SAN JOSE -- Morris Chang, chairman of Taiwan Semiconductor Manufacturing Co. Ltd. (TSMC), here today announced that the silicon foundry giant plans to accelerate the development of its 0.10-micron efforts, especially for system-on-a-chip (SoC) designs.
TSMC, the world's largest pure-play foundry, is already in what the company calls the "early partner program' for the development and deliveries of its 0.10-micron process technology.
The Hsinchu-based company--which is still ramping up its 0.13-micron designs--plans to offer its initial 0.10-micron silicon foundry services starting in the second quarter of 2002.
And in the meantime, the ambitious company will accelerate the development of its 0.10-micron process "modules' at a new and record pace, according to Chang. By process "modules," Chang was referring to intellectual-property (IP) cores, embedded memories, and processes technologies within its cell libraries and fabs.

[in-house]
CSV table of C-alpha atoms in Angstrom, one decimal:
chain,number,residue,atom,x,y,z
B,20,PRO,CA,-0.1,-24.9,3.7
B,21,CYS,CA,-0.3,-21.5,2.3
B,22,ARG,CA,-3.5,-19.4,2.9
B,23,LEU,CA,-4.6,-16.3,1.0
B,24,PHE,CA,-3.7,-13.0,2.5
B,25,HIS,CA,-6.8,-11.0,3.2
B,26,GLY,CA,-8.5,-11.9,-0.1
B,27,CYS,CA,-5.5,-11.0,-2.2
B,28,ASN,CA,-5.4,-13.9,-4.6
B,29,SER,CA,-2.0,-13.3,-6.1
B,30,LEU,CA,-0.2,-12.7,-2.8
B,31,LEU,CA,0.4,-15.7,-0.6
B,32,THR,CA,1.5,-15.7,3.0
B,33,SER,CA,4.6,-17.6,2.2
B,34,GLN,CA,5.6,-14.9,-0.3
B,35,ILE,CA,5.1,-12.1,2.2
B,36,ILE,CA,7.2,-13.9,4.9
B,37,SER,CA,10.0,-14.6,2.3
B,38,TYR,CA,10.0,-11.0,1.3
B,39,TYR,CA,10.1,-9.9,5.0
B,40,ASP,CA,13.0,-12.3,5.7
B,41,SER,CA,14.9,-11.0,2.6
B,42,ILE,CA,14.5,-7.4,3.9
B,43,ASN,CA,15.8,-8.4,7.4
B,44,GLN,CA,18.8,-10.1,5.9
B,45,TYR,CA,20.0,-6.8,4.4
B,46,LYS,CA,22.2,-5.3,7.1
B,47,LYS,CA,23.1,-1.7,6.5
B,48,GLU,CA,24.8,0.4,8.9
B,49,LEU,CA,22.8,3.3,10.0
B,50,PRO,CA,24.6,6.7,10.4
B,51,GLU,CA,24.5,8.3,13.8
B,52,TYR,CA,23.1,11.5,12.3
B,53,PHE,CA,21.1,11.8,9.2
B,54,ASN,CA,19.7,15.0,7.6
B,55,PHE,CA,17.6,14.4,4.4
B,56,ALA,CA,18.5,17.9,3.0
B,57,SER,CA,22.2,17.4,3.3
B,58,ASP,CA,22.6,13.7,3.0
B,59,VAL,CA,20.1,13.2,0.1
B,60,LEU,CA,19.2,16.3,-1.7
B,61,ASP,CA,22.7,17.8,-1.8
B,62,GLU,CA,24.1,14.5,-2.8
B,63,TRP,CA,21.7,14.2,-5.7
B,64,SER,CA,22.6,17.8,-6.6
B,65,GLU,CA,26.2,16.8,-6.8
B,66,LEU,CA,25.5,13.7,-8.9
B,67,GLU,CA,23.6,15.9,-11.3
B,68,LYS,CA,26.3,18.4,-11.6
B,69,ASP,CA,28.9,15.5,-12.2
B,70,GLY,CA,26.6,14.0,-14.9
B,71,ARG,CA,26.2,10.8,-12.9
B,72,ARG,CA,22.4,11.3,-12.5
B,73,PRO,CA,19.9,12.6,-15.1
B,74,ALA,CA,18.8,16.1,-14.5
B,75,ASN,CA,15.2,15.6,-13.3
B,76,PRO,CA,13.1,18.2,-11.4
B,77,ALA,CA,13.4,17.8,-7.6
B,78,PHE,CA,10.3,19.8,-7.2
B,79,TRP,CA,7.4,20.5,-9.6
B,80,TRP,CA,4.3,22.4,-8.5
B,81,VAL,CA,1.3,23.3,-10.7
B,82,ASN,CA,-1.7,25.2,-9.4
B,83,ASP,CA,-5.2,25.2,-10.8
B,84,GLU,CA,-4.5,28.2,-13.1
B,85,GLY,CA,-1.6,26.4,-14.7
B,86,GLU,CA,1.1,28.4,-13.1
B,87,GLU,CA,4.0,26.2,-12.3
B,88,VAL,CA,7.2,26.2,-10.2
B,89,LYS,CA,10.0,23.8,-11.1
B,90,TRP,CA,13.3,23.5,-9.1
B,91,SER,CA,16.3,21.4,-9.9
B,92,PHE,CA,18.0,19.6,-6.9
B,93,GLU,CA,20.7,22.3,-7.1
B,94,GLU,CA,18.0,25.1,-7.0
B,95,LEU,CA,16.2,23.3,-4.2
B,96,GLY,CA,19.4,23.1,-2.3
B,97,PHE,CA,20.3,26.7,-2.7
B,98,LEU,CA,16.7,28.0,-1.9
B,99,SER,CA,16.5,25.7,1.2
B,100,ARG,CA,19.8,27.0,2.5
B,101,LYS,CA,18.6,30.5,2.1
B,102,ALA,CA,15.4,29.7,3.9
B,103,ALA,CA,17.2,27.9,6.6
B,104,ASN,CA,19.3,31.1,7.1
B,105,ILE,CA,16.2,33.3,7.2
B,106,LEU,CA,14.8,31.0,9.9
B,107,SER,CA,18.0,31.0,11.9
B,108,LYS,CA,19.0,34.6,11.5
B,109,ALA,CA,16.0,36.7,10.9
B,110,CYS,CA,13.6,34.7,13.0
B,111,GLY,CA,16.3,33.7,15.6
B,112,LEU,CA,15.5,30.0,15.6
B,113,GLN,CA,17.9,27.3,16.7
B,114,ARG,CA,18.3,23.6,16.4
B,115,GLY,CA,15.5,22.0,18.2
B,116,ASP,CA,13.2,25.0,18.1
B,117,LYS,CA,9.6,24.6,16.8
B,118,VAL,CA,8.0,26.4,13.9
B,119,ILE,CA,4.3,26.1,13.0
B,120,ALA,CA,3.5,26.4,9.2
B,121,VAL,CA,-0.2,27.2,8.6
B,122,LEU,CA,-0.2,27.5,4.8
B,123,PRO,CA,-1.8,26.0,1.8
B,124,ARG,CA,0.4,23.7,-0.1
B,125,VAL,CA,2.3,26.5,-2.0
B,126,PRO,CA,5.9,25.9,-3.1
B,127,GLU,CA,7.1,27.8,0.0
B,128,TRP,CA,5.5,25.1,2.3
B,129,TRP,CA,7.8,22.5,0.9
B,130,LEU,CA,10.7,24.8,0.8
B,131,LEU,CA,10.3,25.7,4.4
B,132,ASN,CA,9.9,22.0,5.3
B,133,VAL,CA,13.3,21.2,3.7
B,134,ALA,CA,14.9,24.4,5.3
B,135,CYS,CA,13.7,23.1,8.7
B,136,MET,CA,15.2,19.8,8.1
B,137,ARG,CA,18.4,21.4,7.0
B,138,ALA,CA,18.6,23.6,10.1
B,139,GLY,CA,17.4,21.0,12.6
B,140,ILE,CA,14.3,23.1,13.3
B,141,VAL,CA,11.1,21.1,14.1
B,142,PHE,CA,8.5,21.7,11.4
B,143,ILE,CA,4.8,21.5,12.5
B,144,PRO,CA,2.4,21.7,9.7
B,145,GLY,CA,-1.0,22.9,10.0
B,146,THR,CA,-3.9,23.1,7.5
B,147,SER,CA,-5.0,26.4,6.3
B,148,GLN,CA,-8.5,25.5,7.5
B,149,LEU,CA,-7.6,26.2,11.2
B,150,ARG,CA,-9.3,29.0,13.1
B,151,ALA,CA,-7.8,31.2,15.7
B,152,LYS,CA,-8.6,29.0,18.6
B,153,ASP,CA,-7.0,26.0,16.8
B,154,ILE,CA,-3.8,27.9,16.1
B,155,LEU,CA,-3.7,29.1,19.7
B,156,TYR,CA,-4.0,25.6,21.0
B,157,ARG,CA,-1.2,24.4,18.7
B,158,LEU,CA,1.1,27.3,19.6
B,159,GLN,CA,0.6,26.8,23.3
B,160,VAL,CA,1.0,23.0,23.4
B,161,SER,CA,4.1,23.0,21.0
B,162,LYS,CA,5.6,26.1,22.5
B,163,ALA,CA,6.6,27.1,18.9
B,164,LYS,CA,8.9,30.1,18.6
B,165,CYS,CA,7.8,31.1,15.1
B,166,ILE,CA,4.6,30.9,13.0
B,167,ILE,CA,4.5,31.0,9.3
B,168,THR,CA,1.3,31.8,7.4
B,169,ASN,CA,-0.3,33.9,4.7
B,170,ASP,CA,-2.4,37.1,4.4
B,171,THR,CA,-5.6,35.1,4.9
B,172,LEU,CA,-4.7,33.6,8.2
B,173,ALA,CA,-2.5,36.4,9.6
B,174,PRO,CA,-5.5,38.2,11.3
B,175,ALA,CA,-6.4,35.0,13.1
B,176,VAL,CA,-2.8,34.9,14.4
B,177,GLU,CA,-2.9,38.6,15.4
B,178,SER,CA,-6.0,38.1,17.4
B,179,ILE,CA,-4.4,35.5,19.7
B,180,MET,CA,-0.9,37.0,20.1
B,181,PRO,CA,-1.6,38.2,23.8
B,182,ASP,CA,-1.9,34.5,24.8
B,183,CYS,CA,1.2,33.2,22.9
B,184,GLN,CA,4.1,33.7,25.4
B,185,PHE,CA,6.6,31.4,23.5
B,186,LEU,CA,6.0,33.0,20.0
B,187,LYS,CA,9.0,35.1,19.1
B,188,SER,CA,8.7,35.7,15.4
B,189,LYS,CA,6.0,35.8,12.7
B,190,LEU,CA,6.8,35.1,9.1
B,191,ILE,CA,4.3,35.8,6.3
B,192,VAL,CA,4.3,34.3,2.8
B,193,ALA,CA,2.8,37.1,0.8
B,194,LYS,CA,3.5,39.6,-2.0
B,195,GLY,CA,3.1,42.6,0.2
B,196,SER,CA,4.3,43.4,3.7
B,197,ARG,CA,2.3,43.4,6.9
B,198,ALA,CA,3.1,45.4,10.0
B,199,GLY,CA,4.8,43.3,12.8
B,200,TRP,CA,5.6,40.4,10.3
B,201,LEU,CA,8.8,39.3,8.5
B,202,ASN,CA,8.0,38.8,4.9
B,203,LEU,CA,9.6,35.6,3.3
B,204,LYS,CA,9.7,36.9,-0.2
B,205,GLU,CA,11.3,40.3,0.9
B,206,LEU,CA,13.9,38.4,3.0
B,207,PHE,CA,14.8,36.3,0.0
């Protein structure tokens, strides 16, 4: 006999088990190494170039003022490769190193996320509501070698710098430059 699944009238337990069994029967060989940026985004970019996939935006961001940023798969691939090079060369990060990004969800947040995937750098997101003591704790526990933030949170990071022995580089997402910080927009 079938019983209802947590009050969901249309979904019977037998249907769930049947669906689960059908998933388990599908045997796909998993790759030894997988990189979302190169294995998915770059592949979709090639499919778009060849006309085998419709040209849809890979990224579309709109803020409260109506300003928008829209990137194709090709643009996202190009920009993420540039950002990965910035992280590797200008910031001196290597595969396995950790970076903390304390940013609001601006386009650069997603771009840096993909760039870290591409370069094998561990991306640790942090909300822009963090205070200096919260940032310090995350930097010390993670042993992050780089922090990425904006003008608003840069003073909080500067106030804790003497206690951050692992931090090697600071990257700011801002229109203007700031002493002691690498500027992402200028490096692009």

"Our target for 0.10-micron is to make the modules available within about nine months of each other," Chang said in a presentation at the International Symposium on Semiconductor Manufacturing (ISSM) conference here today.
In comparison, it took TSMC about two years to develop all of the "modules" for its 0.18-micron technology and about 13 months for its current, leading-edge 0.13-micron process.
TSMC's 0.10-micron efforts represent somewhat of an expanded focus for the company. "In the last four years, our focus has been on performance," Chang said. "We have also focused on application-specific technologies," he said.
"From now on, our focus is on SoC [system-on-a-chip] solutions," he said. "We will accelerate the development of modules that will make up SoC designs," he added.